In the past week, civil society members have made several strides against extremism that are worth noting. At a symposium this past Thursday, journalists, editors, and civil society representatives expressed a deep concern with the rising extremism in Pakistan. At the event, hosted by the South Asian Free Media Association (SAFMA), media professionals strongly condemned threats on two leading newspapers and their chief editors. According to the The News, the representatives said in their speeches, “This trend of intolerance had been gaining strength for quite a while, showing up in the bombing and closure of girls’ schools, video and barber shops and the suicide attacks on the unarmed citizens.”
The meeting last week supported the protest held in Lahore today. On Monday, the Daily Times reported that Pakistan’s “civil society representatives, journalists and lawyers protested against intolerance and extremism in the country at the Lahore Press Club.” The news agency noted, “Dozens of people, carrying placards inscribed with slogans against extremism, intolerance and suicide attacks, attended the protest and shouted slogans against religious rigidity.” The Daily Times and Aaj Kaal Editor-in-Chief Najam Sethi asserted, “No one has the right to suffocate the voice of the media. The media has always raised its voice against extremism and it will continue to do so.”
This is not the first time that such protests have occurred. In April 2007, thousands of Pakistanis staged rallies in the country’s major cities of Islamabad, Karachi, Lahore and Peshawar to condemn extremism and the exploitation of Islam. According to the Daily Times, the protests, particularly in Lahore, marked “the first time a large crowd has rallied against religious extremism…” The news agency added, “The protesters – including civil society and human rights activists, minority groups, political workers, lawyers, trade unions, journalists and students – gathered at the Lahore High Court building” and began marching towards the Punjab Assembly.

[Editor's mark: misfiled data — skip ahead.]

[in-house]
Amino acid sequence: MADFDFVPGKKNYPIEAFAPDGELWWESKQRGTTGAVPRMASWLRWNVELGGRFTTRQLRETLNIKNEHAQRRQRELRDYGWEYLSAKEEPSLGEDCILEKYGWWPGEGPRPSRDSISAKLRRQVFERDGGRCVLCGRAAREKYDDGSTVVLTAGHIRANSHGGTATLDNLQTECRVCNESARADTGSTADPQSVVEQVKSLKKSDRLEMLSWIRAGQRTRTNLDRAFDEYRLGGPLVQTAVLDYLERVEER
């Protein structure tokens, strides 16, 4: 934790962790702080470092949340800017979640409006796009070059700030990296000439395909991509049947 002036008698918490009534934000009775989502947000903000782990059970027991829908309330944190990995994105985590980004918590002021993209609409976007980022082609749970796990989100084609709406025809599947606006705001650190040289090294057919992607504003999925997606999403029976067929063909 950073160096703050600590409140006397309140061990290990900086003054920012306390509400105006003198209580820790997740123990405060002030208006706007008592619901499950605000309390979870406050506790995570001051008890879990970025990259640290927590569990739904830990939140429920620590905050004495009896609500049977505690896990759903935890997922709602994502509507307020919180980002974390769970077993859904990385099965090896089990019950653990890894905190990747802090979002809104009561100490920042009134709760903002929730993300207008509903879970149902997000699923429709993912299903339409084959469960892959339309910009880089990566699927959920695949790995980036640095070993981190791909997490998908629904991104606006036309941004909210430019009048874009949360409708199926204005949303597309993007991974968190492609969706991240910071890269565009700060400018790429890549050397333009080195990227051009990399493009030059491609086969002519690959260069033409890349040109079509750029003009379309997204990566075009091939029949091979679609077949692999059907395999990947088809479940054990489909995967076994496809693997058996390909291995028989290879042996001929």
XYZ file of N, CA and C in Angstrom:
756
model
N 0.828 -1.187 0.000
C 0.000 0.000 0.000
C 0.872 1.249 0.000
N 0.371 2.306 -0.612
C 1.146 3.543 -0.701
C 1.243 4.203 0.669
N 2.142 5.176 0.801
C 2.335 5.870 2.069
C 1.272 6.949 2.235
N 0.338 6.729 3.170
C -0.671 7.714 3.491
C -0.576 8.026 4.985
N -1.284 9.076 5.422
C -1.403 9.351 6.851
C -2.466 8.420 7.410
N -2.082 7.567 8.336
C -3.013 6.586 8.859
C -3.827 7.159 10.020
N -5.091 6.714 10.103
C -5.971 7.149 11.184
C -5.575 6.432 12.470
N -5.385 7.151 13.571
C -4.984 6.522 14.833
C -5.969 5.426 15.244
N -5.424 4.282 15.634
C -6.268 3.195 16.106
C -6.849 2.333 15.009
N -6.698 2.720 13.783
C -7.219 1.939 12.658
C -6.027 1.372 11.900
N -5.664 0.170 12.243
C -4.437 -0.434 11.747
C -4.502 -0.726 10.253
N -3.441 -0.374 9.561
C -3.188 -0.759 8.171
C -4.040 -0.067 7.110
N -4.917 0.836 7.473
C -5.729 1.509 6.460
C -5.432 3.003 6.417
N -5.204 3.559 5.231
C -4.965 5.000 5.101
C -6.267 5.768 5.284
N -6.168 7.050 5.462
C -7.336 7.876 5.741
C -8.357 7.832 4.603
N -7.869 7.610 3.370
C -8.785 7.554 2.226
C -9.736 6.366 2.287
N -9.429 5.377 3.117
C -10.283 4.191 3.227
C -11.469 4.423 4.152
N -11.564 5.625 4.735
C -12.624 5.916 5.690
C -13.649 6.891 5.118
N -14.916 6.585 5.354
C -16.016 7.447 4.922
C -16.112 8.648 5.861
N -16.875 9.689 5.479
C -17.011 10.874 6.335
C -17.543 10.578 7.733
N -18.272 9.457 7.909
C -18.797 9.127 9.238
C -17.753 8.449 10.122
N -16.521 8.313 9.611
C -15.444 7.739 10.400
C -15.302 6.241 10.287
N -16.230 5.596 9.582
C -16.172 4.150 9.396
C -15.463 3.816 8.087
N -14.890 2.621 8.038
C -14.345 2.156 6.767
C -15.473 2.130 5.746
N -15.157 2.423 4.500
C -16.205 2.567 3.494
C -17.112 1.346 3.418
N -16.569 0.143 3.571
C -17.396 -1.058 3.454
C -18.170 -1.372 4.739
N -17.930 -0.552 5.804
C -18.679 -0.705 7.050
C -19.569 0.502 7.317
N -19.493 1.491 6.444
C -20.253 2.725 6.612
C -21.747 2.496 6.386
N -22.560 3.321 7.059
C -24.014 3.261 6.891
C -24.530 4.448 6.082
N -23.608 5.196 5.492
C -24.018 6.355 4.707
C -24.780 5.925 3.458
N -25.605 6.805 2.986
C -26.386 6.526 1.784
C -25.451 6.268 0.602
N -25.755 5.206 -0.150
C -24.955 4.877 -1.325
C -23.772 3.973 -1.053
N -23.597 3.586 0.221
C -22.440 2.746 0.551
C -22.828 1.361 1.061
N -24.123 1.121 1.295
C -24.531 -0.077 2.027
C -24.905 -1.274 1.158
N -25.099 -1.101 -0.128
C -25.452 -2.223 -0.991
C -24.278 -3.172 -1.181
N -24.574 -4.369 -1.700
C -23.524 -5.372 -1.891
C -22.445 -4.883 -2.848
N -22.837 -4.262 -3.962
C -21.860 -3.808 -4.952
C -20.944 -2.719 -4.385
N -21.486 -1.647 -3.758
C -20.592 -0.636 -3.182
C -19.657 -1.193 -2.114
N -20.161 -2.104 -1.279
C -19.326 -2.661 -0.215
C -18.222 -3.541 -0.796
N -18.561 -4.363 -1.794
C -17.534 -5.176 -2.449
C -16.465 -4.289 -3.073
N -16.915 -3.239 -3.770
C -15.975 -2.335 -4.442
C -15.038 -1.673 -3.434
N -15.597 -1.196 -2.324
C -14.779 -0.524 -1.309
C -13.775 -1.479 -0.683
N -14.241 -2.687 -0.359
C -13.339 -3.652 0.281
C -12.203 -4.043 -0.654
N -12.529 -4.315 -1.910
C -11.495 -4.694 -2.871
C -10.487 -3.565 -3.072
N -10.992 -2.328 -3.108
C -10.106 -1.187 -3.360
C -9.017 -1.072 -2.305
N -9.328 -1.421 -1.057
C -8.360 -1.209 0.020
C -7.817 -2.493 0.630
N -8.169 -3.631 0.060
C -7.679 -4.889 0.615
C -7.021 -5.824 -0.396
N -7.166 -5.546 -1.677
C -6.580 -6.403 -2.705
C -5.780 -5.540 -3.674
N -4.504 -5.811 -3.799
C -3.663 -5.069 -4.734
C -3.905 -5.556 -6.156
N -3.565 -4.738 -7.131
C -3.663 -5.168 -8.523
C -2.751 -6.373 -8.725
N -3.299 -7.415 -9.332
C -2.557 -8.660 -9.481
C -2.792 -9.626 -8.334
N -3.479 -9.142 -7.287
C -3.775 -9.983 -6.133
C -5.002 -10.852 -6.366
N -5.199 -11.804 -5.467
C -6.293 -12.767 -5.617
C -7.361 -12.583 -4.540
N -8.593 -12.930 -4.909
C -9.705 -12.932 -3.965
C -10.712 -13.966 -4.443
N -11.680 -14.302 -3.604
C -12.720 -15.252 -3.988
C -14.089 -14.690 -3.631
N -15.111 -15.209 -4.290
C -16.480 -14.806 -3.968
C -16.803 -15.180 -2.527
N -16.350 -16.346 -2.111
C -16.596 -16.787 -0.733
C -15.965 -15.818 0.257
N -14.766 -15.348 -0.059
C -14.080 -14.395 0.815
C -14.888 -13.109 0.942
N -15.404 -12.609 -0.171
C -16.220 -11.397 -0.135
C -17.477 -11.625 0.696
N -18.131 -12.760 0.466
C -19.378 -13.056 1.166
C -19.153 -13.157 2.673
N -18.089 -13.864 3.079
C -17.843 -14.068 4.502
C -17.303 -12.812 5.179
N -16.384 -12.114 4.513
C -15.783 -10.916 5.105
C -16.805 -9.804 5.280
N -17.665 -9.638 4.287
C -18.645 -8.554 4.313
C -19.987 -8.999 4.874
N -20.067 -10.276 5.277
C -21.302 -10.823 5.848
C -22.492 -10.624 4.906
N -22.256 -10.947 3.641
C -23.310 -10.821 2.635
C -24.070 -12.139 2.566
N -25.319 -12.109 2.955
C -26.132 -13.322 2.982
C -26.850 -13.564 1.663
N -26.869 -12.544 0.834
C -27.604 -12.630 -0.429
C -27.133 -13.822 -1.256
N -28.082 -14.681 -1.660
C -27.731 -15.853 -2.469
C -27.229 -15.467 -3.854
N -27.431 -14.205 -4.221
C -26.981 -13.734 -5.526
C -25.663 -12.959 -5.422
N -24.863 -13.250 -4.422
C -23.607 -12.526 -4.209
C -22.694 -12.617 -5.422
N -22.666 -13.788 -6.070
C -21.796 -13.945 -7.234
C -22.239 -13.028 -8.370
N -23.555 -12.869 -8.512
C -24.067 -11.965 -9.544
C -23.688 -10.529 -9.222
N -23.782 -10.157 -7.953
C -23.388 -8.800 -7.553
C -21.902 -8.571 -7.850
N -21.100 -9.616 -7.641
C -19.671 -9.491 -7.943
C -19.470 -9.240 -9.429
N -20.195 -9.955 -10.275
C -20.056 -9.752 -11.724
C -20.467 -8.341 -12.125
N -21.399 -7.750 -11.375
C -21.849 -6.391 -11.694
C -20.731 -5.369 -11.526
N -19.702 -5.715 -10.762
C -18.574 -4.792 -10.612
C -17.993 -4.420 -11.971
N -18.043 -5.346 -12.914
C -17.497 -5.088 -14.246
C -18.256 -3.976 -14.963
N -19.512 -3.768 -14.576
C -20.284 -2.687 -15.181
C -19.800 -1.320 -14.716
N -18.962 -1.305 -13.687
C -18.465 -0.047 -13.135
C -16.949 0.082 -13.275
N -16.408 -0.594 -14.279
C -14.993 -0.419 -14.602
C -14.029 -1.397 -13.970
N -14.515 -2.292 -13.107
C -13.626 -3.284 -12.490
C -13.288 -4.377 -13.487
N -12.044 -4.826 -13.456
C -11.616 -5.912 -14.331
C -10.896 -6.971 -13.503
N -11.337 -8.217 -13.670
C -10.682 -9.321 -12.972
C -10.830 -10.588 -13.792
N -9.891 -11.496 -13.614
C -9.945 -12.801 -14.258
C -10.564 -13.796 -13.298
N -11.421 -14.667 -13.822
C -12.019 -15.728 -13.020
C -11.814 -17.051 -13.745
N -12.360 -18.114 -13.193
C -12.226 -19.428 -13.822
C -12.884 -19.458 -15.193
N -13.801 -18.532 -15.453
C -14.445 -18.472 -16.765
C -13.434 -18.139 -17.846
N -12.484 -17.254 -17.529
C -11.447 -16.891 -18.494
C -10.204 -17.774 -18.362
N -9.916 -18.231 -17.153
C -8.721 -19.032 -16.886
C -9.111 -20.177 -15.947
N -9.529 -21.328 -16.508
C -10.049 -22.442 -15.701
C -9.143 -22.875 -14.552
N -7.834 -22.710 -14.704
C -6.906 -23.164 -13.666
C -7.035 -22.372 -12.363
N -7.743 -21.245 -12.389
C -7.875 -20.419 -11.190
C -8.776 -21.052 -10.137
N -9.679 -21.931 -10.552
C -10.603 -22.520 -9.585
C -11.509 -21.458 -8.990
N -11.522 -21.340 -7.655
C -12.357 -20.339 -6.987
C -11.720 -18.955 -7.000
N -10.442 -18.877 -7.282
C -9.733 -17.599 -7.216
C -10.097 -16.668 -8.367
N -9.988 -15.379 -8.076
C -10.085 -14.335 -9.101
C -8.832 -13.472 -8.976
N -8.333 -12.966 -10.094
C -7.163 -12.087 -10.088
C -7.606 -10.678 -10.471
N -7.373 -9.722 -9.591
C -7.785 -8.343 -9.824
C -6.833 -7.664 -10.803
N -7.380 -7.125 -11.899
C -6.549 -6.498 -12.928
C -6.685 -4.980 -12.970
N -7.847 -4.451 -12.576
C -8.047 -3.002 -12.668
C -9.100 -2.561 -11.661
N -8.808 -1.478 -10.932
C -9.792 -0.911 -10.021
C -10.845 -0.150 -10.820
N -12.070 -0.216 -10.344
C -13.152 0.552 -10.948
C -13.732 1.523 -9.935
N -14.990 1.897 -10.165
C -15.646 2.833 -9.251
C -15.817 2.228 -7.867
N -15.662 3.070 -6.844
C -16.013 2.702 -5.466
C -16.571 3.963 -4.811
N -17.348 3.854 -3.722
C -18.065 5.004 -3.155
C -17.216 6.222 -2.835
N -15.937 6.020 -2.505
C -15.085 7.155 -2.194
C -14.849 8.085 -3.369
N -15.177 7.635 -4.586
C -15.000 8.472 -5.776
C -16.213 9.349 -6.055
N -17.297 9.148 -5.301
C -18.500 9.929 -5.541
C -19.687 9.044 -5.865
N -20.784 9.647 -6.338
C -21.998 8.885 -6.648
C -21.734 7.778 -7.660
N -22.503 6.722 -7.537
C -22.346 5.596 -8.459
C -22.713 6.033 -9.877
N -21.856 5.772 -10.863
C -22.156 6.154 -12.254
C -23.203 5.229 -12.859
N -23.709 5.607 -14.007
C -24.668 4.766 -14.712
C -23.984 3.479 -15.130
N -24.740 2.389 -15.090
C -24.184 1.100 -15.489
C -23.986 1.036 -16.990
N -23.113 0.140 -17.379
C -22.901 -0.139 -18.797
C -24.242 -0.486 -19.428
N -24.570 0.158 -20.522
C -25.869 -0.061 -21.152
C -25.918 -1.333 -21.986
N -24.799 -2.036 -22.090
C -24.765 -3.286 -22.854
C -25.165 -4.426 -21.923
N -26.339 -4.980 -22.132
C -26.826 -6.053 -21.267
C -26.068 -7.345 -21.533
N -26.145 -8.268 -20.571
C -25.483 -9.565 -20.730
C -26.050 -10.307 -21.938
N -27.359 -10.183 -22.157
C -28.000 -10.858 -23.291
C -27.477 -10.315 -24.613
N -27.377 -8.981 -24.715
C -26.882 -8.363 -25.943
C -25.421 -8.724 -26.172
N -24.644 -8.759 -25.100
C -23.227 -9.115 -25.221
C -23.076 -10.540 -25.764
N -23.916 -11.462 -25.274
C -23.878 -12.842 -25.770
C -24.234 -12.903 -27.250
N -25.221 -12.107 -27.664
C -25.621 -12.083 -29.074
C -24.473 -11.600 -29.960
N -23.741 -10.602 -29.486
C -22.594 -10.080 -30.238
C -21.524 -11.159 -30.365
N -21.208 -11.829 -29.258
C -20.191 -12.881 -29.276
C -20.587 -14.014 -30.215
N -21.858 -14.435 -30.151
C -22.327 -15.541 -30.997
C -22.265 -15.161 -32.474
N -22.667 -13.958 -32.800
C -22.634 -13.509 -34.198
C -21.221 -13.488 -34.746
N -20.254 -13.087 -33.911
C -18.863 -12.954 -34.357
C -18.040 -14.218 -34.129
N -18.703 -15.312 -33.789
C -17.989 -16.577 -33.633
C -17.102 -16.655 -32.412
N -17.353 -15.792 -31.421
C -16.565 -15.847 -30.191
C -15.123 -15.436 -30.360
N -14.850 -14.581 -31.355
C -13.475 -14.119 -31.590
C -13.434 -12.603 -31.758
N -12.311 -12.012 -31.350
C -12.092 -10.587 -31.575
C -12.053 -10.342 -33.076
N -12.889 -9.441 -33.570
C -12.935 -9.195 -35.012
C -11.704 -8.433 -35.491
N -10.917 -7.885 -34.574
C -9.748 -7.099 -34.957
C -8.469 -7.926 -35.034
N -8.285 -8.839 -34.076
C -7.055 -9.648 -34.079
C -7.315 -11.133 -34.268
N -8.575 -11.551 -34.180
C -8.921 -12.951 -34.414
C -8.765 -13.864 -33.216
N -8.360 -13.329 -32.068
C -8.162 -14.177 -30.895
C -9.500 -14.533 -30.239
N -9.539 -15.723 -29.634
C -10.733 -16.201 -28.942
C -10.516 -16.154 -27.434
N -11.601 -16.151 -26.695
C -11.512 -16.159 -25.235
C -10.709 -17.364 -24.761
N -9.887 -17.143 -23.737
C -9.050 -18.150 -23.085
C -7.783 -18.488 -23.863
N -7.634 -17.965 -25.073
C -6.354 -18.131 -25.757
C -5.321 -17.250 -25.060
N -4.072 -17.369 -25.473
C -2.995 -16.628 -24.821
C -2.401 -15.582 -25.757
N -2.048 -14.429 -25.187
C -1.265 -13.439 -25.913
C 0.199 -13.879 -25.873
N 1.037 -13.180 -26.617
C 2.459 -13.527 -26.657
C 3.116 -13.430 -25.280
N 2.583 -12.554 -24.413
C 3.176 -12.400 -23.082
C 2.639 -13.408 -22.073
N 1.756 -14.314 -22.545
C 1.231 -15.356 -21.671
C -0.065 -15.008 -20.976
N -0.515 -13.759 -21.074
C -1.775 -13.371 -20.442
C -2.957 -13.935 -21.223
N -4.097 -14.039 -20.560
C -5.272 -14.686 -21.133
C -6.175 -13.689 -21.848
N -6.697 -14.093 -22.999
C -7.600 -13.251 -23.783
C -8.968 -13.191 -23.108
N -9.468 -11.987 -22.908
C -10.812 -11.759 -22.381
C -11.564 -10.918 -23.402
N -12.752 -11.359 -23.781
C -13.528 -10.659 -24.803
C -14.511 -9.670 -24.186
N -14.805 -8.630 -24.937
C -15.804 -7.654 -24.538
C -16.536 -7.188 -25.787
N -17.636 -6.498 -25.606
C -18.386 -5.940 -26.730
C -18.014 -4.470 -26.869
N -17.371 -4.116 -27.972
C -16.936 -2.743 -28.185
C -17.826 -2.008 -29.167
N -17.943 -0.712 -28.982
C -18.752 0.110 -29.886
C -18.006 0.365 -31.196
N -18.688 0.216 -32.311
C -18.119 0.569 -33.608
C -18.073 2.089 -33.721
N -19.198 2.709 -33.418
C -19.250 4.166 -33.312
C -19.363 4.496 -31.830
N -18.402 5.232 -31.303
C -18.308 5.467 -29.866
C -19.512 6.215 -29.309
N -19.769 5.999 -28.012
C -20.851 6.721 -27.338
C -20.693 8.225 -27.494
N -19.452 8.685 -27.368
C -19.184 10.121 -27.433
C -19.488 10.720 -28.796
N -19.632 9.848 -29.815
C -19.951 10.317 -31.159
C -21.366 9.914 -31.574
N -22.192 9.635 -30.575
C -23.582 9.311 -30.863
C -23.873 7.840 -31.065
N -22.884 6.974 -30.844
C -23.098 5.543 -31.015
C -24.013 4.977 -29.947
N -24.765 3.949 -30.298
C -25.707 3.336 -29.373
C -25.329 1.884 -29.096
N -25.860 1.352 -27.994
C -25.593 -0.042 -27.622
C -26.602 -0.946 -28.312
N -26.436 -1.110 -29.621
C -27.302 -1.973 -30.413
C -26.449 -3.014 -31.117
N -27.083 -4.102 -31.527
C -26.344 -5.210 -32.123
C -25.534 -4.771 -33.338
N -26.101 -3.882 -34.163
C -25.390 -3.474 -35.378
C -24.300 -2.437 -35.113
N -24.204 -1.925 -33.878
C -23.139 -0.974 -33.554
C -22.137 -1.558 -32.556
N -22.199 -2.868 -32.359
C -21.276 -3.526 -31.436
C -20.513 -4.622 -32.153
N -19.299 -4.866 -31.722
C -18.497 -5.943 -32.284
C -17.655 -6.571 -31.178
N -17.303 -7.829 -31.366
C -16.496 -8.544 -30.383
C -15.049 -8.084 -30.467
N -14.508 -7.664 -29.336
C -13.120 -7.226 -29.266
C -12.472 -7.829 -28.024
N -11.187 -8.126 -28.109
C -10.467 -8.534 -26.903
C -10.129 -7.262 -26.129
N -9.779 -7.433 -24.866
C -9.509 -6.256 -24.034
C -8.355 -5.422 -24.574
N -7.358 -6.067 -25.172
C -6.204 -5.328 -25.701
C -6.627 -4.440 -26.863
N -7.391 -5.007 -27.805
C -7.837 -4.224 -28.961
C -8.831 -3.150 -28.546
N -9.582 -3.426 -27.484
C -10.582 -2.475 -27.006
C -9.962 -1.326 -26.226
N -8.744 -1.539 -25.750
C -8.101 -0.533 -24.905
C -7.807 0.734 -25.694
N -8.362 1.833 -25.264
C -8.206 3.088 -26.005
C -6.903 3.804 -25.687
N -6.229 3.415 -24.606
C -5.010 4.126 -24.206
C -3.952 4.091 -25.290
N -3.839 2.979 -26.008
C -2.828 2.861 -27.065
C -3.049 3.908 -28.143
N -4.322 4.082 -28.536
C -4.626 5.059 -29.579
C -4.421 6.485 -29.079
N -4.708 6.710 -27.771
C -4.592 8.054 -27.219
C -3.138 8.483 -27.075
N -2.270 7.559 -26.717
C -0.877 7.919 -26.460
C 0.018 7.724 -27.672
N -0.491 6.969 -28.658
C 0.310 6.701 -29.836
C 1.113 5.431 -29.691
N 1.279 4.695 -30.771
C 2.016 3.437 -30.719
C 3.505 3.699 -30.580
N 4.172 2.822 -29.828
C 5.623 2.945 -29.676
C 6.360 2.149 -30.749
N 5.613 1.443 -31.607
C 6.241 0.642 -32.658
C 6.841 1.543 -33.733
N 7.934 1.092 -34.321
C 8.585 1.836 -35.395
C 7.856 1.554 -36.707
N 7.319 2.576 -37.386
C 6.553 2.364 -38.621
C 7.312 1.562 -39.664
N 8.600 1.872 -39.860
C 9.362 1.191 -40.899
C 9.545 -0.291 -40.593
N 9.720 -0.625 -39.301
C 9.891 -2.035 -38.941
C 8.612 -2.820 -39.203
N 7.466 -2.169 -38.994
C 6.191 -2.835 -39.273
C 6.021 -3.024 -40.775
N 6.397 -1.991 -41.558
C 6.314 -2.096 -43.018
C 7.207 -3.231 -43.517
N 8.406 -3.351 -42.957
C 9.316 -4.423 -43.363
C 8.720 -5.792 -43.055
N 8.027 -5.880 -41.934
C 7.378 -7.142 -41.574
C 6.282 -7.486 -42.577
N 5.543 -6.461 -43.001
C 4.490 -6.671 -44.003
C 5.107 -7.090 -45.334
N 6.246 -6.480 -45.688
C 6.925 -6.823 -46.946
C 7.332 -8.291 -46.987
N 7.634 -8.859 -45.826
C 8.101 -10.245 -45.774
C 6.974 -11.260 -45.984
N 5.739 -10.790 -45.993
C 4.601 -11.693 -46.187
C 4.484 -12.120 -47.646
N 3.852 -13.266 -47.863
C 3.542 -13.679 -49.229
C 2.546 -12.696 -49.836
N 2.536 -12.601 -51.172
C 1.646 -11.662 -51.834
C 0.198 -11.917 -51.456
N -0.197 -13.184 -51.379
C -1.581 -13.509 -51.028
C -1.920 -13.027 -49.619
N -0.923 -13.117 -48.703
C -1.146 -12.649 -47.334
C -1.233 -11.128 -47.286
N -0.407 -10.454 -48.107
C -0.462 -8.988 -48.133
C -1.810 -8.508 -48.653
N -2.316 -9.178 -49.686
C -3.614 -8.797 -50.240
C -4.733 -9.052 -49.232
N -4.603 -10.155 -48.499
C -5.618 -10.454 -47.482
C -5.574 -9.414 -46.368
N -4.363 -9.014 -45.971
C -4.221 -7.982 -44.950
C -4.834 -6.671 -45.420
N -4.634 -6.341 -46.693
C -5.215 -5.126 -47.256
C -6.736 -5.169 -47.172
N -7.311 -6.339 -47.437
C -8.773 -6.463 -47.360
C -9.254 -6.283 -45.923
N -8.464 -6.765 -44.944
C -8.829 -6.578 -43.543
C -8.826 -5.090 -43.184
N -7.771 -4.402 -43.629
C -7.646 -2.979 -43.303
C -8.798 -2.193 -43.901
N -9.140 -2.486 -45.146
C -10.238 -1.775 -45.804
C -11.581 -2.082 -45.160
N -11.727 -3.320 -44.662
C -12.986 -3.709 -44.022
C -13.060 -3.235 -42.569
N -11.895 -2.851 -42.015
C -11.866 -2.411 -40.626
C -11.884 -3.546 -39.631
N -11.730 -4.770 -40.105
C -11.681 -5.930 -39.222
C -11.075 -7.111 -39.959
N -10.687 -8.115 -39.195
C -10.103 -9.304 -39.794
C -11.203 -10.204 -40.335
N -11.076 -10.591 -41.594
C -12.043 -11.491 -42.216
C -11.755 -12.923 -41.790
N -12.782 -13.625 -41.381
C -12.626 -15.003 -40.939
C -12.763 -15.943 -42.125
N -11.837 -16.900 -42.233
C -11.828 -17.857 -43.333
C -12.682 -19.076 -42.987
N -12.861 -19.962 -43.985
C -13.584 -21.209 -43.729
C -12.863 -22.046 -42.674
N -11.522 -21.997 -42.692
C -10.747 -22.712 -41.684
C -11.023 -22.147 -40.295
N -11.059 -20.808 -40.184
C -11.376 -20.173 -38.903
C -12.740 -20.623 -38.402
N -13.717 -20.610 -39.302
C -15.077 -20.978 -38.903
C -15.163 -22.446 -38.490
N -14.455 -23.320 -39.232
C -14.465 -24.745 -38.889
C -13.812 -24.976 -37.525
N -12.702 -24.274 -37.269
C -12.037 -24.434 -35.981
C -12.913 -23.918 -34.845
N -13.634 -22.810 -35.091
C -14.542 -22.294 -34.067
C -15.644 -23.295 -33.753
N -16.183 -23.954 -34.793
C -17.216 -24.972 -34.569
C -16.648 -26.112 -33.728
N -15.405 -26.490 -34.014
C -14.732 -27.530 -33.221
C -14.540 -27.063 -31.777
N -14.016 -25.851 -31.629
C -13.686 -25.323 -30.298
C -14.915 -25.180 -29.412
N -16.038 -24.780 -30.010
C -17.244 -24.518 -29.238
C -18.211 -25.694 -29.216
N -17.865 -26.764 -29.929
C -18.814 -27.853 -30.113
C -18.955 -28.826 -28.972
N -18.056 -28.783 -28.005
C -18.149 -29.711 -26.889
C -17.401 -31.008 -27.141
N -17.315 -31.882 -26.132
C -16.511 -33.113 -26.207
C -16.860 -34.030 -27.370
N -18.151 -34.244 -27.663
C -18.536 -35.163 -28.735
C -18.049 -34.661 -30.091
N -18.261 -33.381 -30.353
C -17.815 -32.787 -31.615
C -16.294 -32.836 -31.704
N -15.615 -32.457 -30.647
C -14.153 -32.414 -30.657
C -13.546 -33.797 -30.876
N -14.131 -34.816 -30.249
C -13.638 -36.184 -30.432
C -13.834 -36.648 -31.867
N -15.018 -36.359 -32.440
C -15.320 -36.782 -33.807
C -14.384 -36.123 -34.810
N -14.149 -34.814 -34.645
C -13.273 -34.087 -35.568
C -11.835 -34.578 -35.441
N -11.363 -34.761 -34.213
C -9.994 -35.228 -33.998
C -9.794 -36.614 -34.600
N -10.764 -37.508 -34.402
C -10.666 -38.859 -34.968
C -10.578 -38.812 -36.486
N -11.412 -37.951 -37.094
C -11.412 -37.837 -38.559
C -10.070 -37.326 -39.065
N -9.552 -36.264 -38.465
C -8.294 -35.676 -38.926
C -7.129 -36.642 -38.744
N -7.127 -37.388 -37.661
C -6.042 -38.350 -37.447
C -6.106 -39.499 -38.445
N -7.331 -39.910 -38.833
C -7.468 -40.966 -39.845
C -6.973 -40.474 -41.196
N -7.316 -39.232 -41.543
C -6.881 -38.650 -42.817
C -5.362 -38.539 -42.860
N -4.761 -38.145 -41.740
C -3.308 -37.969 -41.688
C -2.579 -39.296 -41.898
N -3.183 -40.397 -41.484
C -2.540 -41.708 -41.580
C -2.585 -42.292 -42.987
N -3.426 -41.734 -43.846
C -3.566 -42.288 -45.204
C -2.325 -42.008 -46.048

Although the Pakistani government has publicly denounced extremism and has indicated their resolve in solving the militancy problem, efforts by members of the country’s civil society and media to counter this threat are arguably more significant. The fight against religious militancy, a force that perpetrates acts of violence and intimidation against innocent Pakistanis, cannot only be tackled through a top-down approach. Instead, support for these hardline elements must be marginalized by Pakistan’s people, particularly by those civil society representatives and journalists who have effected change in the country. These people are not only legitimate actors in Pakistani society, but they possess the voice and the medium necessary to foster support for the government and military’s policies in the NWFP and tribal areas. Despite what many think, this is not the United States’ war. This is not the military’s war. It is also not the government’s war. This is our battle against extremism, against those who have hijacked our religion to justify violence, and against those who preach intolerance and hatred in order to legitimize their actions.